• Add a couple of pieces of boiled potato. 
  • Add a little amount of chopped onion. 
  • Add small quantities of boiled peas.
  • Top it with sweet and spicy chutneys. 
  • Dish out a cup of 'pani' into a bowl. 
  • Take a prepared puri, holding it between 2 fingers, dip it into the 'pani' so the puri is filled with pani, immediately plop the entire thing into the mouth in one go. 
  • Close your eyes, do a chomp, chomp, let the spices do their magic on your tongue and throat as the pani puri finds its way into your stomach. 
  • Repeat with the rest of the puris until you can eat no more, then end the fiesta with a bowl of chilled pani. 
  • Show gratitude with a smile if you can manage before falling into a slumber. 
  • Puri making tips: 
    • The dough should be stiffer than regular chapati/roti dough. 
    • Dough should be kneaded well and kept covered with a damp cloth. 
    • 1 cup of rava yields about 25-30 small puris. 
    • If you make puris in large batches, keep the cut out small puris covered in damp cloth until you are ready to fry them, this prevents them from drying out. 
    • Make sure the oil is hot before you drop the puris, put a small piece of the dough into the oil and if it comes up immediately you are ready to start frying. 
    • When you drop the puri into the hot oil, pour oil on top of the puri with the spoon so it puffs up. BE VERY CAREFUL WHILE DOING THIS AS THE OIL IS HOT!!
    • Once all the puris are done, preheat the oven to about 200F, switch off, put the puris in a single layer on baking sheets and keep it in the oven for 30 minutes. This helps the puris stay crispy and crunchy for longer. 
  • Pani making tips: 
    • Use cold water and always serve pani completely chilled.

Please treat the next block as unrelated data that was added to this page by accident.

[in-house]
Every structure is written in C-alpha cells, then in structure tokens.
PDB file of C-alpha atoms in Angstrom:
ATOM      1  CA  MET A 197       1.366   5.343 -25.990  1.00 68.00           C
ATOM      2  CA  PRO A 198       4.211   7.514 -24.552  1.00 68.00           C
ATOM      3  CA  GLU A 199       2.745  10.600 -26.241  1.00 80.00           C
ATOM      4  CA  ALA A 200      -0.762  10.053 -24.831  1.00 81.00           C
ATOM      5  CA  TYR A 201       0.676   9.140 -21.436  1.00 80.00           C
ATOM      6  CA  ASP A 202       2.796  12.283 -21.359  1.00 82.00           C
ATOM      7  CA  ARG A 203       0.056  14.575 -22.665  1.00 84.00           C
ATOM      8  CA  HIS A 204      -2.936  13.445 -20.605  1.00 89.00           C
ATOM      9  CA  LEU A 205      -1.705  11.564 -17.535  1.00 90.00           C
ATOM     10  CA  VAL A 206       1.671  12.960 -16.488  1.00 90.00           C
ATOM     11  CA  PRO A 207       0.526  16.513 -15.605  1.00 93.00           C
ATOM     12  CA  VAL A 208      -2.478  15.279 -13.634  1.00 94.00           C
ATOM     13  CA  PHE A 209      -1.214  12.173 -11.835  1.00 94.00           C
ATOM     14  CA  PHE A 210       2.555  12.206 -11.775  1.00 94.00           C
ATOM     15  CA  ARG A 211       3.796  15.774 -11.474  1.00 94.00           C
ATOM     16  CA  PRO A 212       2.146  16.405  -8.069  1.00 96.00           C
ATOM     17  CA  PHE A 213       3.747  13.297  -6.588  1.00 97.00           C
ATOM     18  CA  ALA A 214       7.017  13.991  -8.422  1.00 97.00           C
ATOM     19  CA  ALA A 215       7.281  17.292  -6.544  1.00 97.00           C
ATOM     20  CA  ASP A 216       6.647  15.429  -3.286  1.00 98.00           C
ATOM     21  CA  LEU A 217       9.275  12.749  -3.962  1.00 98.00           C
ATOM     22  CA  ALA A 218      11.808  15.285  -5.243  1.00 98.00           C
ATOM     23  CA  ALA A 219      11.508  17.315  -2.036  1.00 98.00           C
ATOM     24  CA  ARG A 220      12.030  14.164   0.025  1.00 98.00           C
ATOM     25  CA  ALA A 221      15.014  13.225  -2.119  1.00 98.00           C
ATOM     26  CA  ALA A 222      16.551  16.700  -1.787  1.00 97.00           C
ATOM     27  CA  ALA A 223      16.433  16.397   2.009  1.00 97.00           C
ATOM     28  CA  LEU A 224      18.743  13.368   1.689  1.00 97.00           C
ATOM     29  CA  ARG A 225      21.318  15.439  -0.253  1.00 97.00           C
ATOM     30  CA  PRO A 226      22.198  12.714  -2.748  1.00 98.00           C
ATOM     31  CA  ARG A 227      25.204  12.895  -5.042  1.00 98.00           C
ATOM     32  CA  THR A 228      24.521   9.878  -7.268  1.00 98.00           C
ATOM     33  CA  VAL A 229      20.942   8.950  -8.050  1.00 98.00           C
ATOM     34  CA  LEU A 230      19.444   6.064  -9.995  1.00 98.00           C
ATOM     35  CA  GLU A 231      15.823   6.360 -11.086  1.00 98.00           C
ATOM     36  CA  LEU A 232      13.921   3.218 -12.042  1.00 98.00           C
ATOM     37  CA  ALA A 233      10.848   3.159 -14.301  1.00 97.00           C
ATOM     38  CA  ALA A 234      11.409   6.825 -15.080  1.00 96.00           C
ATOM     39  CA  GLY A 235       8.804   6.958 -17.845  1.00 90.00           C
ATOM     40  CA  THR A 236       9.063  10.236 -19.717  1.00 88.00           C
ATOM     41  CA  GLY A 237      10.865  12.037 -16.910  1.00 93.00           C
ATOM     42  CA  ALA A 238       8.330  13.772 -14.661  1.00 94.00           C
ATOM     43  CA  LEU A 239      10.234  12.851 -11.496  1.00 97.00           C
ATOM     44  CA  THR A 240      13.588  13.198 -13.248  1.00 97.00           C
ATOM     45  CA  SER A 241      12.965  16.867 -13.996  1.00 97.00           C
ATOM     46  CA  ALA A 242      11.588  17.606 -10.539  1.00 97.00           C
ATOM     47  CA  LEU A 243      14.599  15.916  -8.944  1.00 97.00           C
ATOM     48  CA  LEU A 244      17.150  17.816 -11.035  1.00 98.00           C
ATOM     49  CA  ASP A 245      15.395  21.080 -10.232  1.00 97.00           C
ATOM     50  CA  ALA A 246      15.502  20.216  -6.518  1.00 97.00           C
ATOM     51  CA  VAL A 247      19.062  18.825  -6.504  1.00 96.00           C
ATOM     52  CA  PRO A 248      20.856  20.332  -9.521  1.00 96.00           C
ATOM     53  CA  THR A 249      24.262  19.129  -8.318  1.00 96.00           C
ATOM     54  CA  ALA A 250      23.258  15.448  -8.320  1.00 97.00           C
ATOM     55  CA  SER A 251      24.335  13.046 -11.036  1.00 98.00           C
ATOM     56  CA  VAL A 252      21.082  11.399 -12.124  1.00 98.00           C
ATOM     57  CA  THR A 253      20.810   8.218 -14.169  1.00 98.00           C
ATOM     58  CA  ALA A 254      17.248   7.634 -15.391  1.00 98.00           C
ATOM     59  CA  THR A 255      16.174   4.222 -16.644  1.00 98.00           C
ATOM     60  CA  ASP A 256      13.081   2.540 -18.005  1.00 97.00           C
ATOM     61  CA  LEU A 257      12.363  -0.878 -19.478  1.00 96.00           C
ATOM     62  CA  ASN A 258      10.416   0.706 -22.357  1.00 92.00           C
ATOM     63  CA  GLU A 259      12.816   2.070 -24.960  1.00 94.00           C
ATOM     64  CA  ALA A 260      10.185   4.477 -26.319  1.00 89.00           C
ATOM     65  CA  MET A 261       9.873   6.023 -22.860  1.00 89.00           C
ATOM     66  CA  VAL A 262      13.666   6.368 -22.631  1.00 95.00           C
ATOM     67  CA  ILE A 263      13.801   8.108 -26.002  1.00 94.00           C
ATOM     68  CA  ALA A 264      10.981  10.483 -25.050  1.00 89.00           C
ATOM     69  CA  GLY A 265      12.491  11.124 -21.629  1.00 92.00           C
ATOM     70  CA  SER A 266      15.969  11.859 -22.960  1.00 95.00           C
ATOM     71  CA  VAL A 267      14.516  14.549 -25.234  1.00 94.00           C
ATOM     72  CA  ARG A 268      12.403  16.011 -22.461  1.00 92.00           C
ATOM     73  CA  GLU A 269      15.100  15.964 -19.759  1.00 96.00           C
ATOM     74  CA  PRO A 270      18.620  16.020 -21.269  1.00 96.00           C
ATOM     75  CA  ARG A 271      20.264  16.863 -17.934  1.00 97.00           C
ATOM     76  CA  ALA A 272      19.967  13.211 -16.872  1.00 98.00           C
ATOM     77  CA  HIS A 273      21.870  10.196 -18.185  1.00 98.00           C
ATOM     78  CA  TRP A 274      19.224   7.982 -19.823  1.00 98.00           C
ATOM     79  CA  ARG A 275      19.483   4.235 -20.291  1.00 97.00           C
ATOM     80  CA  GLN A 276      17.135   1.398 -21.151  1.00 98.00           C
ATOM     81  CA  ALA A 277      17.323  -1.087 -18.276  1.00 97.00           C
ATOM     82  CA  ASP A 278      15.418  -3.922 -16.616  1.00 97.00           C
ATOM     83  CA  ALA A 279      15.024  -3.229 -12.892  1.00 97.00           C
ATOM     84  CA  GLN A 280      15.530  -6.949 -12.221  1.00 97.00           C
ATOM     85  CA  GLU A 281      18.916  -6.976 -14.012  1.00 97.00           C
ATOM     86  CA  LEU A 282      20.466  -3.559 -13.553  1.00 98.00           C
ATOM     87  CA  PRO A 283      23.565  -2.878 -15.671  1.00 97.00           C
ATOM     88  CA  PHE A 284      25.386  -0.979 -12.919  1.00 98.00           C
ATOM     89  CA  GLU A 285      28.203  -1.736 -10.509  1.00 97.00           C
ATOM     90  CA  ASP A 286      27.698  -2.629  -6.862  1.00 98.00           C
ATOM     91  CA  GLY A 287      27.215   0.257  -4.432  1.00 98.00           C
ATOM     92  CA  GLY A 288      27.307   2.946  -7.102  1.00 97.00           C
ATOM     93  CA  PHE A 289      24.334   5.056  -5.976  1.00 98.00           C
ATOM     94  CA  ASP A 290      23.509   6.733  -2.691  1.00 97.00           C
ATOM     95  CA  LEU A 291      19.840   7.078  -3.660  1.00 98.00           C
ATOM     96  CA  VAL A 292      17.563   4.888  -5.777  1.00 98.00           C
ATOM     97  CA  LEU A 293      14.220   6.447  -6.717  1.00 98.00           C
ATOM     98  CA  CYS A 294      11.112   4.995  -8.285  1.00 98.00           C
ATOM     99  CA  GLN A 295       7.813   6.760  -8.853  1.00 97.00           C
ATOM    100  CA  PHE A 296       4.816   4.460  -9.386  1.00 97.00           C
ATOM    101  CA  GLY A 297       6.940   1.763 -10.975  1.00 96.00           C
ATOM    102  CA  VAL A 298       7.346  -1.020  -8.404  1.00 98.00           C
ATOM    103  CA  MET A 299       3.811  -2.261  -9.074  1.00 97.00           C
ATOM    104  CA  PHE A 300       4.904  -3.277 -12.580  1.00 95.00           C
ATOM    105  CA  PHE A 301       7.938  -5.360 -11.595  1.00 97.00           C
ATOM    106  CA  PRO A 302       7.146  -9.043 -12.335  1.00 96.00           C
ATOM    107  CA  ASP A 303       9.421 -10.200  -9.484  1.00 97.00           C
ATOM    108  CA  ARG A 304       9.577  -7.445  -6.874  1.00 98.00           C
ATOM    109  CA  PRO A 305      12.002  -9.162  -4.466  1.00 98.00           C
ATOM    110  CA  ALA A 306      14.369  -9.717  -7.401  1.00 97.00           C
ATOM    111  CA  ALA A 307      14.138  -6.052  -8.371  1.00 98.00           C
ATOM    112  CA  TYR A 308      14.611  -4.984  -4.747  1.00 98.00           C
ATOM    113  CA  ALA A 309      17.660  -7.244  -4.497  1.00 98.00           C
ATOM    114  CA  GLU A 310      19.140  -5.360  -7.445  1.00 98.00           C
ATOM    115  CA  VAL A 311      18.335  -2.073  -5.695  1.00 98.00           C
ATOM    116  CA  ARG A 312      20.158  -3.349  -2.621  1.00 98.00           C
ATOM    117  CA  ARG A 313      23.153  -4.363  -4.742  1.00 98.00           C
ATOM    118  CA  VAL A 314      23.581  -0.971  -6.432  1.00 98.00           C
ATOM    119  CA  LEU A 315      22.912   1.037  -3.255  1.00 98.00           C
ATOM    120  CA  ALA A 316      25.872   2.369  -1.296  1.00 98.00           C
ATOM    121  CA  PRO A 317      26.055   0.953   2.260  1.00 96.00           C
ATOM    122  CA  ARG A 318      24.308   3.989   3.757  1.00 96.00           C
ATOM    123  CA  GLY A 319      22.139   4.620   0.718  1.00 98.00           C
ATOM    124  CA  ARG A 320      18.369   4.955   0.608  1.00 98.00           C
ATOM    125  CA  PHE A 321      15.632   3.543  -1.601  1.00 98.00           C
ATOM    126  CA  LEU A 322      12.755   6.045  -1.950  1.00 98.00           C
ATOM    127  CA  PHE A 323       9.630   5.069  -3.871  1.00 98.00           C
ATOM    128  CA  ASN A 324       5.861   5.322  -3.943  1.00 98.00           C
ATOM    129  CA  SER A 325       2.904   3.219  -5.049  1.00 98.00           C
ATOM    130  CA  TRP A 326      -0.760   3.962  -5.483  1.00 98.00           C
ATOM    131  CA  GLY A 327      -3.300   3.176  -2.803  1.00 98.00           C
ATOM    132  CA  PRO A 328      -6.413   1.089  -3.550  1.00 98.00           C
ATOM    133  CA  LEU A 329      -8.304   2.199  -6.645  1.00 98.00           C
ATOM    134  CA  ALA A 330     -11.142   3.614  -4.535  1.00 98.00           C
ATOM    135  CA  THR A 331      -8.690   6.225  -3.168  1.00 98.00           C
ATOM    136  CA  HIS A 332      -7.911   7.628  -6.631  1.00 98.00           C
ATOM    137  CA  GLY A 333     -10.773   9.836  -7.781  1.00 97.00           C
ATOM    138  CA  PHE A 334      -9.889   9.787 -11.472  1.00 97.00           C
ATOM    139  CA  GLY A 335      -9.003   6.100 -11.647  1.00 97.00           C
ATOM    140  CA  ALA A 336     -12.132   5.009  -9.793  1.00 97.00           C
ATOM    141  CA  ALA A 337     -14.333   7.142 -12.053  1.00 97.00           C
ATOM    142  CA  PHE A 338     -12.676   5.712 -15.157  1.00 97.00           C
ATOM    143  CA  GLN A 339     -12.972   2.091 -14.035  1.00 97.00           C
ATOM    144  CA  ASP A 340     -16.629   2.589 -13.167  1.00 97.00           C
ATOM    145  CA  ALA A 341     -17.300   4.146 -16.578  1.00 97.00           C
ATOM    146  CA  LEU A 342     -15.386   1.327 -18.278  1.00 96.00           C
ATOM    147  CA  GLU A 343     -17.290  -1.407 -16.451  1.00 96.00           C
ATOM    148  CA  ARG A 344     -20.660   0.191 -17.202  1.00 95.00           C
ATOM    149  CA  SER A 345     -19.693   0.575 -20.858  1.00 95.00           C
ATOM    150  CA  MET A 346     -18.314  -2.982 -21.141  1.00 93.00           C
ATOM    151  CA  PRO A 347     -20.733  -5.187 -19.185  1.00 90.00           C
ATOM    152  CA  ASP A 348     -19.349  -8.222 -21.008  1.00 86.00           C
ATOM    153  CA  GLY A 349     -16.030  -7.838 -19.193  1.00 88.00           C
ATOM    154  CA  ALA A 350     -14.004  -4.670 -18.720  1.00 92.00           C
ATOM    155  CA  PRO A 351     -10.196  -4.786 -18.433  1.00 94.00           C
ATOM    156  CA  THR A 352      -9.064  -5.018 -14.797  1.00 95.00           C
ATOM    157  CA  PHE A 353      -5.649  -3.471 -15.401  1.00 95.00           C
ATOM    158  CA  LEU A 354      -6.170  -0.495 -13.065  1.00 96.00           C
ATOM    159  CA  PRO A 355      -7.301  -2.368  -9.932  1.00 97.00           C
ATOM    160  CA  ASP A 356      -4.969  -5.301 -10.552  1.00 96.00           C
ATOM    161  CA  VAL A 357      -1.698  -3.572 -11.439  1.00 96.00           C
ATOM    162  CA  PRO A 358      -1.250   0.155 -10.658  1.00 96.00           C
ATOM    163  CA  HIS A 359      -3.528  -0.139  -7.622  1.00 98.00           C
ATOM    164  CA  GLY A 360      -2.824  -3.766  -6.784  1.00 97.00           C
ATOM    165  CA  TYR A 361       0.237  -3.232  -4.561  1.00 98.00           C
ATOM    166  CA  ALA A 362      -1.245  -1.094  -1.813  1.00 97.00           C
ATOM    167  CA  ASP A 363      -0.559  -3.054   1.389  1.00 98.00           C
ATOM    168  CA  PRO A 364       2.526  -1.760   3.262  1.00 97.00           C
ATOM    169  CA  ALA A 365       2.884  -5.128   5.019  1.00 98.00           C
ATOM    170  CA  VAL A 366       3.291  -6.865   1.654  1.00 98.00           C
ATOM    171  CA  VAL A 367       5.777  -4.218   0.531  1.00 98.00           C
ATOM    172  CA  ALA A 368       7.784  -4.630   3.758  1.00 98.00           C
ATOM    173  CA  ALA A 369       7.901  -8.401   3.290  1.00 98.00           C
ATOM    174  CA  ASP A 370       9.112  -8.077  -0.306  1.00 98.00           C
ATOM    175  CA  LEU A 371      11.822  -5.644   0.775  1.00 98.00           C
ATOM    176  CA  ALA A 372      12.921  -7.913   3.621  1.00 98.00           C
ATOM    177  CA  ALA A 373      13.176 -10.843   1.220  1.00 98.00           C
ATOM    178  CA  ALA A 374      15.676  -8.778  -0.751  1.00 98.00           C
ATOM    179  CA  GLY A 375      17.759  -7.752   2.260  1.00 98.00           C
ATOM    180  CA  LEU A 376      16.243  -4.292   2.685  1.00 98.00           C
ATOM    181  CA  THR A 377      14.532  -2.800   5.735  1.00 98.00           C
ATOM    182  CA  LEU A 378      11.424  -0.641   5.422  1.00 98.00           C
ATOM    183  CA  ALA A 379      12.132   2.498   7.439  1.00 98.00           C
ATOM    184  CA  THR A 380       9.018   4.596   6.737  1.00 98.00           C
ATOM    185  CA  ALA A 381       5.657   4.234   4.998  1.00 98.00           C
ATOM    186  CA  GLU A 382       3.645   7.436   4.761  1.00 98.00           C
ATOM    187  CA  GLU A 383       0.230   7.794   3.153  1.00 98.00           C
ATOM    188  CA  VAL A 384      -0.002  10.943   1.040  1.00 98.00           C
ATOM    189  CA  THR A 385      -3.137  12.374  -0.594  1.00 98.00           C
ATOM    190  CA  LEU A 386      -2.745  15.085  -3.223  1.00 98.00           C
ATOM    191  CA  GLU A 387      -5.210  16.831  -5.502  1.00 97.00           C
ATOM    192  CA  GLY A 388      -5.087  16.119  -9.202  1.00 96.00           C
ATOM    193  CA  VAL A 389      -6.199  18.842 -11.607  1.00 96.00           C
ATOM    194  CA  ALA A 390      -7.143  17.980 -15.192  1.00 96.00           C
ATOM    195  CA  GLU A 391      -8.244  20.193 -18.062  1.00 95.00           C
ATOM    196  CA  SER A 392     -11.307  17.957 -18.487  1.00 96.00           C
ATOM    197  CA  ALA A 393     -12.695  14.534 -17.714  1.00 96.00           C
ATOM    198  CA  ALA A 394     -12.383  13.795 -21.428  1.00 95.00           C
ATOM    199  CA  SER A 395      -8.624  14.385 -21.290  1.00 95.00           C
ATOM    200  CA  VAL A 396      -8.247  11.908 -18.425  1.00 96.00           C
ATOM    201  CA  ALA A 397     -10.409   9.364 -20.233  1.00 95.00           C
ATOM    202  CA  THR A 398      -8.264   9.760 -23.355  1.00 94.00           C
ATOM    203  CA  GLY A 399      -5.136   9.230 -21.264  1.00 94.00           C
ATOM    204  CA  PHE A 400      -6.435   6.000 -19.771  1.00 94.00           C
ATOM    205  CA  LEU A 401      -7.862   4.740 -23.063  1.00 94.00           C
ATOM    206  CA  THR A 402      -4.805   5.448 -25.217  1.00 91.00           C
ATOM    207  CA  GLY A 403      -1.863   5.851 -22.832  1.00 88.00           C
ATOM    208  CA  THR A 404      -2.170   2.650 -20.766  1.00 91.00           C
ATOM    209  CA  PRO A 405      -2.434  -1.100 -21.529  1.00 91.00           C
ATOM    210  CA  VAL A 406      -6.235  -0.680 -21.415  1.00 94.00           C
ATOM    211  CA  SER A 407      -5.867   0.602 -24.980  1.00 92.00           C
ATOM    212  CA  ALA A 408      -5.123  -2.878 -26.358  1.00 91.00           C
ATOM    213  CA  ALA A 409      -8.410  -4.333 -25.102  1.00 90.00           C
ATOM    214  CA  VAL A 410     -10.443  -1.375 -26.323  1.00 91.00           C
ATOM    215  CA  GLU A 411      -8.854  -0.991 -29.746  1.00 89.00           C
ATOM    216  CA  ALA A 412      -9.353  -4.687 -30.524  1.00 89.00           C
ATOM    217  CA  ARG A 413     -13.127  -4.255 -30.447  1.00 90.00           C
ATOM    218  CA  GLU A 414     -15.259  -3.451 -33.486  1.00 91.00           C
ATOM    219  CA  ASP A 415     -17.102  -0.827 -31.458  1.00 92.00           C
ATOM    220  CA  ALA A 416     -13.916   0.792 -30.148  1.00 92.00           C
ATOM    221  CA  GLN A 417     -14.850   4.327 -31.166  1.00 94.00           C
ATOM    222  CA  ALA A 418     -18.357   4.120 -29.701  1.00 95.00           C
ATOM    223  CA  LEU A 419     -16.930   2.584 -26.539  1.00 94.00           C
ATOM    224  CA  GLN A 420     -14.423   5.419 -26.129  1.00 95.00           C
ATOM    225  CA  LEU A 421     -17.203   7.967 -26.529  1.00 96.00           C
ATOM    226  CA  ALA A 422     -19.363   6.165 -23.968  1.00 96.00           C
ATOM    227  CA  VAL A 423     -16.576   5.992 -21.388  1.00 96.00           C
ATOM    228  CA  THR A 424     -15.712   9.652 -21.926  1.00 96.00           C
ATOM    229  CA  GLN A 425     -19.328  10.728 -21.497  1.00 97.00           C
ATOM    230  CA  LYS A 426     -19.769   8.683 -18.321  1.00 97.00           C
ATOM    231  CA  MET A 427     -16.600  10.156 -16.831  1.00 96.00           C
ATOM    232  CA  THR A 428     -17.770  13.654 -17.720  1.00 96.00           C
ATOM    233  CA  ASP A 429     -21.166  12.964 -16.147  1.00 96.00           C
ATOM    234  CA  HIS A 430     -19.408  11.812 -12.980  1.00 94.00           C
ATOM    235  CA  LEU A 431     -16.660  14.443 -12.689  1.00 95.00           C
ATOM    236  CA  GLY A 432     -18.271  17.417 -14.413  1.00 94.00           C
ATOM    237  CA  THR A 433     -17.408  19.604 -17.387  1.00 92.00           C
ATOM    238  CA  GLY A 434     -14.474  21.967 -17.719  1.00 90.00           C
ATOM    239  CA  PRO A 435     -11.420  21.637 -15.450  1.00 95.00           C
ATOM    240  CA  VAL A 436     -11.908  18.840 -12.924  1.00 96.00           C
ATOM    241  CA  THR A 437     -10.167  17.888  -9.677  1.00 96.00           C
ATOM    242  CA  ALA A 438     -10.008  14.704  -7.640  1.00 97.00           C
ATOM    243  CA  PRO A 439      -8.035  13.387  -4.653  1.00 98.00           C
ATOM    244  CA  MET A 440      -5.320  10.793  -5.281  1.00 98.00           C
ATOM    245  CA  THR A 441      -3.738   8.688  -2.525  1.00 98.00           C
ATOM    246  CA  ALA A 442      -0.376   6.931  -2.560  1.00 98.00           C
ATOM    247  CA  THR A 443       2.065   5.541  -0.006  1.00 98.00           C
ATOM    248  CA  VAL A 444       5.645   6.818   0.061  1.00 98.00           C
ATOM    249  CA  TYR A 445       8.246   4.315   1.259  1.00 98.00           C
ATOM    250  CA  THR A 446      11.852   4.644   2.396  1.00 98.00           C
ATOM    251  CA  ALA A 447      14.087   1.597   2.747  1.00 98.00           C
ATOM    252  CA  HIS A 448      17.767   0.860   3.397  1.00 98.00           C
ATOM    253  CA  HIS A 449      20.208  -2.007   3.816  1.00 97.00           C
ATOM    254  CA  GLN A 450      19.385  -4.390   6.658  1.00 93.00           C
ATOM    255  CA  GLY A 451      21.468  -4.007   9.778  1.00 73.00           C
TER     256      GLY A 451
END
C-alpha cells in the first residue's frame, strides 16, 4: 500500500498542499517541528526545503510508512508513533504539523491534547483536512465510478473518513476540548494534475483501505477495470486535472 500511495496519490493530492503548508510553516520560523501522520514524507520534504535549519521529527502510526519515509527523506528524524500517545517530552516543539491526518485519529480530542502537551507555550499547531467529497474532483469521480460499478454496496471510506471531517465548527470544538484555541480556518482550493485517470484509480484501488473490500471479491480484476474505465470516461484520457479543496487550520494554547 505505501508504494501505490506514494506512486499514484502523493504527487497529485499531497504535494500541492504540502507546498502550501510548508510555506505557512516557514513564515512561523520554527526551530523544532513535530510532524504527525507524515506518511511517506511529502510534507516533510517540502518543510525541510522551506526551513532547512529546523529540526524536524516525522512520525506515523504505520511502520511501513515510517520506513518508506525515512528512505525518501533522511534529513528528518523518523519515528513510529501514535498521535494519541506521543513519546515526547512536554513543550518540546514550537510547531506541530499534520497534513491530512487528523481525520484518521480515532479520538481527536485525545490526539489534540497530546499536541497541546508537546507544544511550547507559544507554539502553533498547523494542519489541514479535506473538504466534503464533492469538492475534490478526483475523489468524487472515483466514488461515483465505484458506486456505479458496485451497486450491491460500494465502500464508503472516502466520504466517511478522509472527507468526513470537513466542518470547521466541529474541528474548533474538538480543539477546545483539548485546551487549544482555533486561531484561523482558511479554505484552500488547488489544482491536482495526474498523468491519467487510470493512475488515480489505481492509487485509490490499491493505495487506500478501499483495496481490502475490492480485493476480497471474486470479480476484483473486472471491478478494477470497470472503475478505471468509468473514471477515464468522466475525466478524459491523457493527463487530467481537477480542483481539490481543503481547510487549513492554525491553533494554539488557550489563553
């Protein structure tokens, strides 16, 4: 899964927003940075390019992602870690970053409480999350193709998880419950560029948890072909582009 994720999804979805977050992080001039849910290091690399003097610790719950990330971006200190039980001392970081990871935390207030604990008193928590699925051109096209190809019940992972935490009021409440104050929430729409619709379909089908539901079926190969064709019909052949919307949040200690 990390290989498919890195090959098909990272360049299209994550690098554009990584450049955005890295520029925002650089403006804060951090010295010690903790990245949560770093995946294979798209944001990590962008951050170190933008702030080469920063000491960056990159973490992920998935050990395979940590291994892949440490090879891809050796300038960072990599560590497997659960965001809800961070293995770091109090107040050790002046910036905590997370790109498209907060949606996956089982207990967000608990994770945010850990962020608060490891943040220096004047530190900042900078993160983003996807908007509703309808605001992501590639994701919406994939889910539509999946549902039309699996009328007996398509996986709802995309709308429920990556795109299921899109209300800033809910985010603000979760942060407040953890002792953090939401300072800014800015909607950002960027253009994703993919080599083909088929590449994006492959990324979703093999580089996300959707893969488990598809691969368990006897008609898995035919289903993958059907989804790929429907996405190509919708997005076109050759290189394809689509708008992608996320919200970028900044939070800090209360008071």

• Pani needs to be spicy, sweet, tangy all together for the best impact. 
    • Black salt and roasted cumin powder are the key ingredients for the pani as is mint leaves. Do not skip any of these. 
  • You can serve Pani puri with just the puris dipped and filled with tamarind water. 
  • You can use sprouted & cooked whole green gram or cooked chick peas instead of the peas.
  • You can prepare 'Pani' with the store bought Pani puri powder or Jaljeera powder for a quick alternative, but always add black salt, roasted cumin powder and mint for a flavor boost.


Kaveri Venkatesh said...

Sach mein muh mein pani aa gaya...Looks very it

NamsVeni Pothas said...

really mouth watering pictures. wonderful weekend snack to munch and watch a movie!!!

Shweta Agrawal said...

pani puri from sctrach well thats hygenic.
oh my my it is indeed one treat to eyes and tummy:)

Priya Suresh said...

My mouth is just watering here, i want to have some rite now..

Jayanthy Kumaran said...

perfect recipe...thanks for sharing dear

chowringheekarolbagh said...

I have never tasted this roti. Looks really yummy and bookmarked right away. will be trying..
Restaurant in Karol Bagh